Artists/Makers : Shoshi Watanabe

Shoshi and I crossed paths inevitably, as these things happen, in the mutual orbit of somewhat Japanese guys working in creative fields in LA. Shoshi is a ceramicist who loves food and I am a cook who loves ceramics, so it was a fast friendship.
We soon discovered that we both went to international school in Japan and that we had friends in common, most notably my fish monger Mark, who I’ve been tight with for years. The common experience of a peripatetic Japanese upbringing means an instant rapport, and this was no exception. A studio visit turned into an ongoing collaboration, and we’ve shown his exquisite pieces in our store and at events all around LA.

Whenever I’m pressed to describe my kind of cooking I would say it combines Japanese techniques with plenty of inspiration from California. The same could be said about Shoshi’s ceramics, a delicate merging of these disparate worlds. The glazes and forms come from years of tradition, but with a sense of freedom and caprice that is rare in the formal world of Japanese pottery.

On a recent studio visit we delved a bit deeper into how he got started in ceramics as well as his influences and inspirations for his work. — Jeffrey



You started doing pottery as a high school student at St. Mary's in Tokyo. What drew you to ceramics?

I started touching clay in elementary school, but I really got into clay when I was in high school. I really liked working in the material, and back then when I really started to get into ceramics, I simply wanted to explore more techniques, shapes, and colors, and just in general get better at the technique. Now looking back, I think what really kept me going at it was the communal environment in the ceramics studio. 

Did you study in any particular style?

No, in fact, I started ceramics in Japan, but my teacher was a New Yorker. But just growing up in Japan, exposure to ceramics there, I see now, has been a big influence in the style of my utilitarian work. Now having been in Los Angeles for 15 years, my work has become a blend of styles between Western and Japanese influence.

One of the reasons why your work really resonates with us is that it combines Japanese techniques and aesthetics with a distinctly Californian vibe. How has your work evolved since moving to the States?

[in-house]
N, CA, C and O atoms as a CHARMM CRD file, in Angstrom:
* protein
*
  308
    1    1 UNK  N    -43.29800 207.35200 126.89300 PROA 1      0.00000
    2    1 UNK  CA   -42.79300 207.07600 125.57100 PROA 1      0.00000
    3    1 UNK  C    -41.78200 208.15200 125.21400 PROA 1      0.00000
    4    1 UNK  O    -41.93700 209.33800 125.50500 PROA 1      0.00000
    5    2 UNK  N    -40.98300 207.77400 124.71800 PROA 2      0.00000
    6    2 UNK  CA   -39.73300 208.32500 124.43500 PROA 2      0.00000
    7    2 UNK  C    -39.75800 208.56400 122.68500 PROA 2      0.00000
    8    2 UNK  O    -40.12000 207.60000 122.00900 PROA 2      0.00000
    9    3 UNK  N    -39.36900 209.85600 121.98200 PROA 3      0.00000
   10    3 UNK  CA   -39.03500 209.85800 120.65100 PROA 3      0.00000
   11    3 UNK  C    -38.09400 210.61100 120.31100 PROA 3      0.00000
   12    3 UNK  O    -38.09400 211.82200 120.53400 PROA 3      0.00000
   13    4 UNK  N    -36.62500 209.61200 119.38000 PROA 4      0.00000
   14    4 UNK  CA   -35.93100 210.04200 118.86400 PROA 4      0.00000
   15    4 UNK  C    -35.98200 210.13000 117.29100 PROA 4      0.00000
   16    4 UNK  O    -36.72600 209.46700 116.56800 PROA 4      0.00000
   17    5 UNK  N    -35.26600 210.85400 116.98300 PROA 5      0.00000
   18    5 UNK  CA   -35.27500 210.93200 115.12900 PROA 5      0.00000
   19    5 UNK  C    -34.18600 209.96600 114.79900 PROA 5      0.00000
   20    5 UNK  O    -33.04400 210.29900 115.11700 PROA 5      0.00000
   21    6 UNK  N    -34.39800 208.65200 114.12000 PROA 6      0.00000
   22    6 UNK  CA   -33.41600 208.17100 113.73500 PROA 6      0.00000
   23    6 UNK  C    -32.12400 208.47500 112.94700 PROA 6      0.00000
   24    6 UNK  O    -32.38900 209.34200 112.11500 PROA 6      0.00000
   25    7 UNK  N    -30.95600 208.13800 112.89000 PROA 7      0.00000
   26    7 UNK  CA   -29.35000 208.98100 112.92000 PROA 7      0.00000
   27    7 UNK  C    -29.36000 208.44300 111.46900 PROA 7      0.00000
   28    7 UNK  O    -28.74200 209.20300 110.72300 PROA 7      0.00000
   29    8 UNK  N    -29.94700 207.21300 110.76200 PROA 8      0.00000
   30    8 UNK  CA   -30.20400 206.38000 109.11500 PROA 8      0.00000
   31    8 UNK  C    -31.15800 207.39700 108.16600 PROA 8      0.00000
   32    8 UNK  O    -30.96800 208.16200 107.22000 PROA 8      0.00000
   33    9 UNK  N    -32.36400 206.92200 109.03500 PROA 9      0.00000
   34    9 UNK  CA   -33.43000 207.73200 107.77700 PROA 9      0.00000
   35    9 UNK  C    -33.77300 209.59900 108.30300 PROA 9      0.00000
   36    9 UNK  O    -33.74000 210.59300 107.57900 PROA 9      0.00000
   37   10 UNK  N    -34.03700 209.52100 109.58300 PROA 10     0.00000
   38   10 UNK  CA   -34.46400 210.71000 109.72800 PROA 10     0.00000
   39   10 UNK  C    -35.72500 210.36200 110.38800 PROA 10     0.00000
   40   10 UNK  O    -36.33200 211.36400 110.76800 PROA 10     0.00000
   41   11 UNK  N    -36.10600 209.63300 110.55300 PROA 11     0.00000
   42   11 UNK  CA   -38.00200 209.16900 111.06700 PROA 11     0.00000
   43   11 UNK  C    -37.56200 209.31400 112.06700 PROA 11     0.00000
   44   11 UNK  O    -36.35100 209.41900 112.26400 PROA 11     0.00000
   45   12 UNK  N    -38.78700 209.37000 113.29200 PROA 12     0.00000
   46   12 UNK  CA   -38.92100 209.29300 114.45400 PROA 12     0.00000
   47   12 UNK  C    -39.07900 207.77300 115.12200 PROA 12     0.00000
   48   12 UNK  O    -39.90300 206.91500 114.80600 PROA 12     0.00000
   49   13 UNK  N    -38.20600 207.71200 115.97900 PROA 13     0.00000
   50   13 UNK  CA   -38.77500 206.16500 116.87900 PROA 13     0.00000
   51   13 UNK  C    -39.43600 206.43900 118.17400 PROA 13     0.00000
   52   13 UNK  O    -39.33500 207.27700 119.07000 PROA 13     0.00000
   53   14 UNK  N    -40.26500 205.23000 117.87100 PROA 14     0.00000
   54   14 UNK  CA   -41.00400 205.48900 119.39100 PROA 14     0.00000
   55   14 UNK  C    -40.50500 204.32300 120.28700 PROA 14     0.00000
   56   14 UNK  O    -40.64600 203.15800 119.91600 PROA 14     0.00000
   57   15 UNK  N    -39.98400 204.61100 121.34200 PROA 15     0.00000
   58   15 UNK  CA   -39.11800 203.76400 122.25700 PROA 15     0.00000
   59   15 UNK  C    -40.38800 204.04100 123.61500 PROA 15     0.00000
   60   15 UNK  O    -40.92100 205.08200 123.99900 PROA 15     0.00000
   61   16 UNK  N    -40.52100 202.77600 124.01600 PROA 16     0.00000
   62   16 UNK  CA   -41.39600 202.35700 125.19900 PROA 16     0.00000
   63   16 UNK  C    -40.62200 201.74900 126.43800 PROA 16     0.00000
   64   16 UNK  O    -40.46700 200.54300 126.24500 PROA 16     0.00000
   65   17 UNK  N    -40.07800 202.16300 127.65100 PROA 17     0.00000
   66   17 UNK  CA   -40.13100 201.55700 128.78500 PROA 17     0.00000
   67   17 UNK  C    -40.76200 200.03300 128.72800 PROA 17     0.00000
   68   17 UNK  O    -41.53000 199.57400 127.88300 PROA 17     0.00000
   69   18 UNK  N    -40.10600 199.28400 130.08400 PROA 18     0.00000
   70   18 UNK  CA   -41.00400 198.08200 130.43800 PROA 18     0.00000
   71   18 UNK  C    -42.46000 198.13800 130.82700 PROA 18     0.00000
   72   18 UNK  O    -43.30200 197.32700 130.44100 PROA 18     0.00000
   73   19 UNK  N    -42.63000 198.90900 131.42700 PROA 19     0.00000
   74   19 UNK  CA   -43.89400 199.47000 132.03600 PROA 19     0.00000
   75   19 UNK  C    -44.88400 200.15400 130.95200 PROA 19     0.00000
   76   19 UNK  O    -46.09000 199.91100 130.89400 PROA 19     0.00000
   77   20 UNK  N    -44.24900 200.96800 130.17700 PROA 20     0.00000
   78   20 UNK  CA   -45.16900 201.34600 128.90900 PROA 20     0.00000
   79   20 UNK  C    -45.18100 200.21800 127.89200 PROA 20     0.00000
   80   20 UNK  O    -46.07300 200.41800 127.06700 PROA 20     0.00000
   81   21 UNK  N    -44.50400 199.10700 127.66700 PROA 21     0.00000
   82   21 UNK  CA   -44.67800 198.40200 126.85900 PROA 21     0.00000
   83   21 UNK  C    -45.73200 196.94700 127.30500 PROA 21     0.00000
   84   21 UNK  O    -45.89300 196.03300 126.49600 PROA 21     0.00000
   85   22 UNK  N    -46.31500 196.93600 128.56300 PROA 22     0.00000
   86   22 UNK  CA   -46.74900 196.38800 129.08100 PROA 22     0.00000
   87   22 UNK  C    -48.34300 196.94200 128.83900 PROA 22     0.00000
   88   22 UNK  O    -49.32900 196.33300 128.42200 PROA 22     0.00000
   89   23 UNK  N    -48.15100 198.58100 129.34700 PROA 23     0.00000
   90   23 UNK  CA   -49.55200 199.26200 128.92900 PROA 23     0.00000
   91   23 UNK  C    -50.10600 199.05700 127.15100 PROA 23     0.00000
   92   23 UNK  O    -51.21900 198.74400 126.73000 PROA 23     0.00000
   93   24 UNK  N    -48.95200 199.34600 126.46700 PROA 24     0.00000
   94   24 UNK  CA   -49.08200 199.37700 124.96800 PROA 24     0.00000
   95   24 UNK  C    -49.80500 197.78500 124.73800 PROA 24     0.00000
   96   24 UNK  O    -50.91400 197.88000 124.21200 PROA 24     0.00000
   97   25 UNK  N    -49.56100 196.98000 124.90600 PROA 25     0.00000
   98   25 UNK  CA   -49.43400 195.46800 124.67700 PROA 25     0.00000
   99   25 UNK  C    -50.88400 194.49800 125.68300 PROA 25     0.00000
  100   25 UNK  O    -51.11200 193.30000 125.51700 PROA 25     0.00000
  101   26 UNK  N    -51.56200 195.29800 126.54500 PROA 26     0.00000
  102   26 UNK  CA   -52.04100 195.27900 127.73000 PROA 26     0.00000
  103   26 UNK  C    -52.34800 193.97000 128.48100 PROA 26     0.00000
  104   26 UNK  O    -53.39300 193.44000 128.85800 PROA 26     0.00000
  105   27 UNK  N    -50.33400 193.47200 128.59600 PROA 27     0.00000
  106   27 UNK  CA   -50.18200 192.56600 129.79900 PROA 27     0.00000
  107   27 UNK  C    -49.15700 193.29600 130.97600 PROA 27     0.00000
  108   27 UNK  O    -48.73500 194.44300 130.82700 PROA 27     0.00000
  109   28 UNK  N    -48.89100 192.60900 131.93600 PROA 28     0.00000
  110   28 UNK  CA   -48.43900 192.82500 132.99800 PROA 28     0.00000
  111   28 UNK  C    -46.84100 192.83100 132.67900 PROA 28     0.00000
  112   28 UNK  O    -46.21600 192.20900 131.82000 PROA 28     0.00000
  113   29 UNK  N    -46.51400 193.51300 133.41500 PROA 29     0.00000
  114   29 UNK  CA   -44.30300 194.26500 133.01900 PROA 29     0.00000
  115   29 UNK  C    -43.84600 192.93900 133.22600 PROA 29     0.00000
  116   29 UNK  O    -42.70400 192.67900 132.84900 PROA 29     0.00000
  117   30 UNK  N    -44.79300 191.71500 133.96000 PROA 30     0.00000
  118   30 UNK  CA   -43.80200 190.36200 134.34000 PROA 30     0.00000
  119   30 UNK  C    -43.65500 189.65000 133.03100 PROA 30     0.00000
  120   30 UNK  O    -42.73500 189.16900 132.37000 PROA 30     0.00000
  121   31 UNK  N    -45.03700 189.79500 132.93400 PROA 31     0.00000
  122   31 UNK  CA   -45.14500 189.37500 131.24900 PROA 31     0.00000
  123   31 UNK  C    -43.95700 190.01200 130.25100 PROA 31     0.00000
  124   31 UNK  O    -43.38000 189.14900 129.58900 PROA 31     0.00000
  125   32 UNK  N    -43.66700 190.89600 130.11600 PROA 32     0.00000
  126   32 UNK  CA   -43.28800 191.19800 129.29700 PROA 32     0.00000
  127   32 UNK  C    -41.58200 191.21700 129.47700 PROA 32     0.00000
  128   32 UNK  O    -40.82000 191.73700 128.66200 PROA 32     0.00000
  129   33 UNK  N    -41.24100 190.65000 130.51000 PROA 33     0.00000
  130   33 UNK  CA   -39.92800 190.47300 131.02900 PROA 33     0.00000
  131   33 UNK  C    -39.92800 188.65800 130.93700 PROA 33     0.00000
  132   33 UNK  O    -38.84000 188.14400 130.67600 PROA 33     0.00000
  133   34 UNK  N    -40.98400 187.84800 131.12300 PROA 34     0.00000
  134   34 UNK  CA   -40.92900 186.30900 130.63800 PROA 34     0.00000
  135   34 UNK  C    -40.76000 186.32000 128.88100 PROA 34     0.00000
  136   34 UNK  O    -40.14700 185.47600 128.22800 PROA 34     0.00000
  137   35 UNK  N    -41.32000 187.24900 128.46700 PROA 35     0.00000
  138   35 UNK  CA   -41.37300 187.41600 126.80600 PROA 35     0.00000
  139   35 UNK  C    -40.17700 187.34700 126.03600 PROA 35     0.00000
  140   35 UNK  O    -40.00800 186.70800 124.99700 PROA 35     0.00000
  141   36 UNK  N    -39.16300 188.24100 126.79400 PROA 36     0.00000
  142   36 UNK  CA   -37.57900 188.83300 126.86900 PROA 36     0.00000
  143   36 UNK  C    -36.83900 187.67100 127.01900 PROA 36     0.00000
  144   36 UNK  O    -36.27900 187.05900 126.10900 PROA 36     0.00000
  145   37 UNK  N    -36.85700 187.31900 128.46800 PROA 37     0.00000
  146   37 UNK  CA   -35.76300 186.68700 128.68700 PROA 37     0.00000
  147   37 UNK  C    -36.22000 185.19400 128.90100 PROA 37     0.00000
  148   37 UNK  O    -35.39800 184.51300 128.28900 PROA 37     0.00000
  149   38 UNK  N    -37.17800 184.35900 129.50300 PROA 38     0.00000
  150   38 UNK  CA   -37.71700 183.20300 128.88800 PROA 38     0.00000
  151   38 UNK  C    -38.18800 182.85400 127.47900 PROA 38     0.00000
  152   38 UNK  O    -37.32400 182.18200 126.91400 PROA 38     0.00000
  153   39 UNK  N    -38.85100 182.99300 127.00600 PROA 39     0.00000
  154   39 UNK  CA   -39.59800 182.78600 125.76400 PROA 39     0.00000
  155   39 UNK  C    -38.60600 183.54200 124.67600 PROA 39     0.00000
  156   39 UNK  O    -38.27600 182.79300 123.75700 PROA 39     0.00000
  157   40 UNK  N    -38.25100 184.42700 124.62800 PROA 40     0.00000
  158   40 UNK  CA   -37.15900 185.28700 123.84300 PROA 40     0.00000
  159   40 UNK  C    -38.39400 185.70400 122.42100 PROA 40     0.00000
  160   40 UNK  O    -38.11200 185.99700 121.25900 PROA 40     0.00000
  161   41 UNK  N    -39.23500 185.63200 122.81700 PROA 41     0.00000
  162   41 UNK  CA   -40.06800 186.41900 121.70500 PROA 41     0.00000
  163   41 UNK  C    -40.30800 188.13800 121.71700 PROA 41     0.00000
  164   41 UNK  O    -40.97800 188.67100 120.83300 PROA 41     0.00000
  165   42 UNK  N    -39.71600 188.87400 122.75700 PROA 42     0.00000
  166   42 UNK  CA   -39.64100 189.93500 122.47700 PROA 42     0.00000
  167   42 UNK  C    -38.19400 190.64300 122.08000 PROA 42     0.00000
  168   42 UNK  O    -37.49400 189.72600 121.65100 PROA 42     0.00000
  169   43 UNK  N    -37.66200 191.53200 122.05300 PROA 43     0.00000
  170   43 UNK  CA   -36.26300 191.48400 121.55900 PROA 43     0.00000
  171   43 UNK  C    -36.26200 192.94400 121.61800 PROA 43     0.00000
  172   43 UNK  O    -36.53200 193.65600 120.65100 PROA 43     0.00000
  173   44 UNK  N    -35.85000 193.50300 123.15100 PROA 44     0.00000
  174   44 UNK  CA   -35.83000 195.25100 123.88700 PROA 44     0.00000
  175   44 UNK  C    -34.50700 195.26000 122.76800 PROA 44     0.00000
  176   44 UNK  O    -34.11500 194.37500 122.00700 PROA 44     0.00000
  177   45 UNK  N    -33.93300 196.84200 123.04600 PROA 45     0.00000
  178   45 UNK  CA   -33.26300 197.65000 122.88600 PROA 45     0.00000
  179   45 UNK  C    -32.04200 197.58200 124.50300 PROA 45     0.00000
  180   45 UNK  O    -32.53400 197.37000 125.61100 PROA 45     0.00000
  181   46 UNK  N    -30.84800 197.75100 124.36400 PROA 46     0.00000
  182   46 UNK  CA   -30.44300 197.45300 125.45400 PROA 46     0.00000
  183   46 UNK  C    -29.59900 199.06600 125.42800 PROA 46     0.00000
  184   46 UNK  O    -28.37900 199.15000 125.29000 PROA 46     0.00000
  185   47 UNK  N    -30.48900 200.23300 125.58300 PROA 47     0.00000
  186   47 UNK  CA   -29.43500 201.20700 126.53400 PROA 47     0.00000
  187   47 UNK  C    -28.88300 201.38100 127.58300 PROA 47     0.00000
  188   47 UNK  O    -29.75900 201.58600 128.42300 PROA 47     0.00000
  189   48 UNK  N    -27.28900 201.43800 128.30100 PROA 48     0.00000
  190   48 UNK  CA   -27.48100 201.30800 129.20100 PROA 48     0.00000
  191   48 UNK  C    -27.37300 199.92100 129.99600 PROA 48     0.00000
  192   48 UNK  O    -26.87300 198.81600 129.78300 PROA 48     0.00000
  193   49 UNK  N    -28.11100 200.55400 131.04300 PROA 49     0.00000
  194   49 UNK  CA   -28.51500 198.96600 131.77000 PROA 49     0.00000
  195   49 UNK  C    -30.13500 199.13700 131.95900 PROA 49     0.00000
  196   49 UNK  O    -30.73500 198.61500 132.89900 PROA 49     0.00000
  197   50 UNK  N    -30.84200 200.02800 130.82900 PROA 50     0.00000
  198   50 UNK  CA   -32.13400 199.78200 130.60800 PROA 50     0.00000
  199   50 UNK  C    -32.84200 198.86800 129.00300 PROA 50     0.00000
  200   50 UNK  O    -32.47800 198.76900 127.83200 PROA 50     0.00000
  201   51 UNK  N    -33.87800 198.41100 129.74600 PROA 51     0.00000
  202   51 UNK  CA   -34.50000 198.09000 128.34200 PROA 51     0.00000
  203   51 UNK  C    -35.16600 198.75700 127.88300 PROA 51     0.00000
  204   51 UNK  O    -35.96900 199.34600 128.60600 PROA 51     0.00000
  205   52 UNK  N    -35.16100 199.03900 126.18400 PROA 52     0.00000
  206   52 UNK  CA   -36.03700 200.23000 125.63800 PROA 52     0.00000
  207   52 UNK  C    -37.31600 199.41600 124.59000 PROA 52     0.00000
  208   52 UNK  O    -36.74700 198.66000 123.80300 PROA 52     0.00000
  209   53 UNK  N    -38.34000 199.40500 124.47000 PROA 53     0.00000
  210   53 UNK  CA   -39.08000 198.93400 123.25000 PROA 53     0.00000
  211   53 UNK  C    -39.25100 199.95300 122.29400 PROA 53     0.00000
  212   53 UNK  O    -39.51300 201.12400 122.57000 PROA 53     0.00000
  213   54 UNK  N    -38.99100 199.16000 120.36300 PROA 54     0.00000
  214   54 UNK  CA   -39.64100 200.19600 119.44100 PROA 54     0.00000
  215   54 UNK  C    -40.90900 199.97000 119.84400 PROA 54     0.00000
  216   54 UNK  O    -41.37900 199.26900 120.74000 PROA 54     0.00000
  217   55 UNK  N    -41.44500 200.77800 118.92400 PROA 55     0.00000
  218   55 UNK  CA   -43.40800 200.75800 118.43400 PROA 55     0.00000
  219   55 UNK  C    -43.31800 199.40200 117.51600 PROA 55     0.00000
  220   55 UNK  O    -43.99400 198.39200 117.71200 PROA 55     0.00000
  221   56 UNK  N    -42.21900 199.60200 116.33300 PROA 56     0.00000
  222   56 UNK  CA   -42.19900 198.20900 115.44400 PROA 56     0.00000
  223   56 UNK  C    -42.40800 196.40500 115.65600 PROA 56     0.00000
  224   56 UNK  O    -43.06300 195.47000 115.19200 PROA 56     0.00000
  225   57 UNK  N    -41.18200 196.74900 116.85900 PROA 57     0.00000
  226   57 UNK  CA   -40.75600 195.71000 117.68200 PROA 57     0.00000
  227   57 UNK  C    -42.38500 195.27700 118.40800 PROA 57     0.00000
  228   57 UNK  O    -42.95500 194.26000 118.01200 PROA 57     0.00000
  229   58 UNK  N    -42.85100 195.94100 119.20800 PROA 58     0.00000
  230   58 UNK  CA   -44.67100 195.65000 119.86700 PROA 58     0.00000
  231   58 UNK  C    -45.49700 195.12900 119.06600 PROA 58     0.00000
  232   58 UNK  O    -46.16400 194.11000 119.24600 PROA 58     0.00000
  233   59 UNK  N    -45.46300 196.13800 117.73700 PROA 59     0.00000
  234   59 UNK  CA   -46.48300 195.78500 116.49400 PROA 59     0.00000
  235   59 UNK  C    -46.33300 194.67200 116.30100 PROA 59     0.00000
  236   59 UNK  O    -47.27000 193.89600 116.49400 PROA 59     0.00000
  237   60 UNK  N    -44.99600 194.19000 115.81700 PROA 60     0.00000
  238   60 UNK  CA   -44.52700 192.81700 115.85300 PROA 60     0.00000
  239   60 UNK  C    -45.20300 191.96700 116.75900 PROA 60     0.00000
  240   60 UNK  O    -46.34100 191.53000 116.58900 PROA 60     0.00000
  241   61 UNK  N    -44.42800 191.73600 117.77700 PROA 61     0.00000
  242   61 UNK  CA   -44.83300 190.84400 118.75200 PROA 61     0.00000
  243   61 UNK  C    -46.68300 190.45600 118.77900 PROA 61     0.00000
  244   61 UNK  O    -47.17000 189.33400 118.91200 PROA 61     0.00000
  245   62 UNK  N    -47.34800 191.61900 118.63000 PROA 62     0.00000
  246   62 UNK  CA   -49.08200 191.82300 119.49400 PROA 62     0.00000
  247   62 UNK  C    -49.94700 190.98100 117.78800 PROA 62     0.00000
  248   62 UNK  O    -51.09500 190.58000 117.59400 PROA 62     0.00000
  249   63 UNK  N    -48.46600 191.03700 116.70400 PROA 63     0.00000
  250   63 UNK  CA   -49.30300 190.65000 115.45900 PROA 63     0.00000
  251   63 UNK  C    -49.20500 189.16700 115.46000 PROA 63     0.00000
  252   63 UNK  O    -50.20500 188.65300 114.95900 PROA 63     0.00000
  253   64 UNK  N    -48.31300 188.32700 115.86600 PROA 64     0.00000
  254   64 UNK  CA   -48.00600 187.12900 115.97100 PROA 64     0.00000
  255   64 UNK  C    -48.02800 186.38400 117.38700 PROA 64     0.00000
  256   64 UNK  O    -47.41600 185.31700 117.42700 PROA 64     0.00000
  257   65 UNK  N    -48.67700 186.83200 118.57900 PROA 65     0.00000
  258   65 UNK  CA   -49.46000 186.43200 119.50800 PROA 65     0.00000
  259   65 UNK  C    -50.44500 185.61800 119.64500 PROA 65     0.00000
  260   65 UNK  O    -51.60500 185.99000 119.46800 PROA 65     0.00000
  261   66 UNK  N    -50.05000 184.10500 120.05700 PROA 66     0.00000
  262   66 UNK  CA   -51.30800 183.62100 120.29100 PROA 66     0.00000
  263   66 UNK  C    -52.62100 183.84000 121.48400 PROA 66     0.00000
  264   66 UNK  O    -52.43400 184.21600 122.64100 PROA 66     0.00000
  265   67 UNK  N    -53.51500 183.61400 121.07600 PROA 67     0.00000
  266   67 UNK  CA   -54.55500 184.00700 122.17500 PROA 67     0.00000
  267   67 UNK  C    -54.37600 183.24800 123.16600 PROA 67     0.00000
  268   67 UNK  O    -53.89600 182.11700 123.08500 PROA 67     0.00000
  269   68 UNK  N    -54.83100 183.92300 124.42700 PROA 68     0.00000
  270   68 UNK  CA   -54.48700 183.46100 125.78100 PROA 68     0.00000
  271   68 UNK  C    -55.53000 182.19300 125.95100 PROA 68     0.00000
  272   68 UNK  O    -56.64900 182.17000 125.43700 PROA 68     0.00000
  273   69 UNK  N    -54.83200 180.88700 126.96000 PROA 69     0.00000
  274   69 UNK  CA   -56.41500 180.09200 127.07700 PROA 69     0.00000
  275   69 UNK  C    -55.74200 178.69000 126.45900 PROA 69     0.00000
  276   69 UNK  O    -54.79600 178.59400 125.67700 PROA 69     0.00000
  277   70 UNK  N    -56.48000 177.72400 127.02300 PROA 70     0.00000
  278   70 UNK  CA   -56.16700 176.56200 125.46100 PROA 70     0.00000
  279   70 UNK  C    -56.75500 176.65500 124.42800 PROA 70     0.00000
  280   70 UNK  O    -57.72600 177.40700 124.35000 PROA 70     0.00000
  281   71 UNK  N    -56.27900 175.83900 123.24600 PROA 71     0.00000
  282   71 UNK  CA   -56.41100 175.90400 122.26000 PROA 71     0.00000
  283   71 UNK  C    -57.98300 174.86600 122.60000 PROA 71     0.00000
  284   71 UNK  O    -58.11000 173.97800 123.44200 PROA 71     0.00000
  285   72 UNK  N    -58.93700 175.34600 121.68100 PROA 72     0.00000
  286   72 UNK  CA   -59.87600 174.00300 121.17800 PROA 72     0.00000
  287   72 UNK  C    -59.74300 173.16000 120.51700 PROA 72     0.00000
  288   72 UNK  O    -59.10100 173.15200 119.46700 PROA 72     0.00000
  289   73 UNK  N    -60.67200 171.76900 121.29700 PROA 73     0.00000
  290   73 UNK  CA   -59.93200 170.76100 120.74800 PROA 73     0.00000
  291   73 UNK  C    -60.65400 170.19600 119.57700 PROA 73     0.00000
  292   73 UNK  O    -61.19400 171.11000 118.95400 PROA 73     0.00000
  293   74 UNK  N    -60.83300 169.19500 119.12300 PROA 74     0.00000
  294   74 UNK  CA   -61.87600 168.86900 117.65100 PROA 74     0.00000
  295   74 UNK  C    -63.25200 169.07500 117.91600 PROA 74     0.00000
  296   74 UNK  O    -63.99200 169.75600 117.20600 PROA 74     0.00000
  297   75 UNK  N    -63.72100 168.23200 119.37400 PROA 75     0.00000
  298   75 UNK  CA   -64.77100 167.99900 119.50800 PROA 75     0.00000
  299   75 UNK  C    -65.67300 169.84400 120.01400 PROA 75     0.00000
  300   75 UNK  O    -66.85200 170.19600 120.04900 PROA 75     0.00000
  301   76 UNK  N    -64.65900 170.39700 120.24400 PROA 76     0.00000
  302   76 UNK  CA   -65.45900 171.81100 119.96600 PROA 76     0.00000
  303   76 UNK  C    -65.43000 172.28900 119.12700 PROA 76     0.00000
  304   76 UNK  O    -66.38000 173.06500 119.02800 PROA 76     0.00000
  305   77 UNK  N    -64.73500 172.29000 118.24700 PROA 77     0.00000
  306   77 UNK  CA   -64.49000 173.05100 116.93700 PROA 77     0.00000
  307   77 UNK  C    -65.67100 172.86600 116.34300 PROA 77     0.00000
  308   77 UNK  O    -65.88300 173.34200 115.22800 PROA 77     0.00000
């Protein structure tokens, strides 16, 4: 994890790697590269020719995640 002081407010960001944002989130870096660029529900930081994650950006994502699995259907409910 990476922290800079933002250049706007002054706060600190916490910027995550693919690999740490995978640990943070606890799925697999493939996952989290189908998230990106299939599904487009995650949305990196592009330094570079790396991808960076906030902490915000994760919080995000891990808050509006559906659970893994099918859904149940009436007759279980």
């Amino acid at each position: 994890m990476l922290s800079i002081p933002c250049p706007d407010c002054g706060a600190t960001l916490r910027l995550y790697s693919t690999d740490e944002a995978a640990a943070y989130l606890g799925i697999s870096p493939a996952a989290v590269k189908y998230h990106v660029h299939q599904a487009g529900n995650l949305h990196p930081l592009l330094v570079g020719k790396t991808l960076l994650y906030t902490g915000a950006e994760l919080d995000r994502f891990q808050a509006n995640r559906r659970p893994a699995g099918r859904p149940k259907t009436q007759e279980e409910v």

My professional work only started in California, and yes, I get a lot of comments from both Japanese and non-Japanese people I've met saying that they see a balance of Japanese and Western aesthetics. Since moving to LA, I've been really lucky to study and work closely with Adrian Saxe, who has really taught me all the techniques and knowledge that I use.

Definitely, I draw a lot from my experience in LA and the Californian vibe: colors, the Californian sense of utility, the co-existence of different cultures, and the mix of it all. But beyond that, some of my most-used glaze recipes are based off of glazes maybe 40-50 years old (maybe more) from California, given to me by Adrian.

Whenever we visit the studio it always seems like you're up to something new. What are some of the things that inspire you?

Definitely food. But not just the act of eating. Food culture, which I think involves not just the food itself and the plating, but mannerisms, company or who you eat with, and the history of wherever the food/dish comes from—the balance and combination of those elements that go into the act of eating interests me.

And also the friends and people around me. I come from an art background, but I've been lucky to become close with creatives of different fields, and everyone seems to be up to something interesting. Conversations with those around me, including students, are a big stimulation to new thoughts.

I also have this reciprocal inspiration that revolves around my work. I know a lot of ceramic artists showing in contemporary art galleries do not like to show their utilitarian dishware as part of their practice. I consider utilitarian vessels and my contemporary art pieces to be all part of my practice, but there is a difference in how I approach making the different kinds of work. Ideas from making utilitarian vessels for restaurants and my contemporary art practice both feed off of each other.

You collaborate a lot with chefs and restaurants. How do you see the role of the ceramicist in the food world?

Food, and Japanese food in particular, has always been part visual experience. And I think it has become even more so these days. In contemporary cuisine like at Vespertine, some of the vessels were so unique that the word "plating" might not be a suitable word to describe the visual composition of the food on the vessels. The vessels used there do not look like conventional plates at all. I wouldn't consider it a role for all ceramicists, but there is a need for unique vessels for unique ideas, and I enjoy working with chefs in a collaborative process.

Thank you Shoshi!